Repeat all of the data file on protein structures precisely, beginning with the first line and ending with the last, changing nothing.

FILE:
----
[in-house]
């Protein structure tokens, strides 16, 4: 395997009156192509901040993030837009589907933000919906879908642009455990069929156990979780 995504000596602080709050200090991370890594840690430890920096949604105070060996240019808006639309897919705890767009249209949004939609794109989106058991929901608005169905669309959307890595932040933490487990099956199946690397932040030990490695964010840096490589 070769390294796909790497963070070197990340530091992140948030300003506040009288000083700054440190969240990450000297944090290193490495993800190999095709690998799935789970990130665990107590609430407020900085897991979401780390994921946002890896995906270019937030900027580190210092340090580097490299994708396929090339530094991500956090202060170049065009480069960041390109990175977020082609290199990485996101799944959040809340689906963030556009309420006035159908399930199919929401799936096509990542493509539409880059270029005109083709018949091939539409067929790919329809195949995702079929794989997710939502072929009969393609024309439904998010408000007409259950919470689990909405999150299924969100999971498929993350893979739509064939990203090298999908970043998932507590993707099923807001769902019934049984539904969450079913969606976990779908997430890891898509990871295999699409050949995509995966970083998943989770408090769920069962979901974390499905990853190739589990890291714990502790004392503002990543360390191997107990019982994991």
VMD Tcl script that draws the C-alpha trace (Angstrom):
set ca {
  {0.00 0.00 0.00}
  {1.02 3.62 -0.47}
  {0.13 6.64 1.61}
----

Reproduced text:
[in-house]
């Protein structure tokens, strides 16, 4: 395997009156192509901040993030837009589907933000919906879908642009455990069929156990979780 995504000596602080709050200090991370890594840690430890920096949604105070060996240019808006639309897919705890767009249209949004939609794109989106058991929901608005169905669309959307890595932040933490487990099956199946690397932040030990490695964010840096490589 070769390294796909790497963070070197990340530091992140948030300003506040009288000083700054440190969240990450000297944090290193490495993800190999095709690998799935789970990130665990107590609430407020900085897991979401780390994921946002890896995906270019937030900027580190210092340090580097490299994708396929090339530094991500956090202060170049065009480069960041390109990175977020082609290199990485996101799944959040809340689906963030556009309420006035159908399930199919929401799936096509990542493509539409880059270029005109083709018949091939539409067929790919329809195949995702079929794989997710939502072929009969393609024309439904998010408000007409259950919470689990909405999150299924969100999971498929993350893979739509064939990203090298999908970043998932507590993707099923807001769902019934049984539904969450079913969606976990779908997430890891898509990871295999699409050949995509995966970083998943989770408090769920069962979901974390499905990853190739589990890291714990502790004392503002990543360390191997107990019982994991």
VMD Tcl script that draws the C-alpha trace (Angstrom):
set ca {
  {0.00 0.00 0.00}
  {1.02 3.62 -0.47}
  {0.13 6.64 1.61}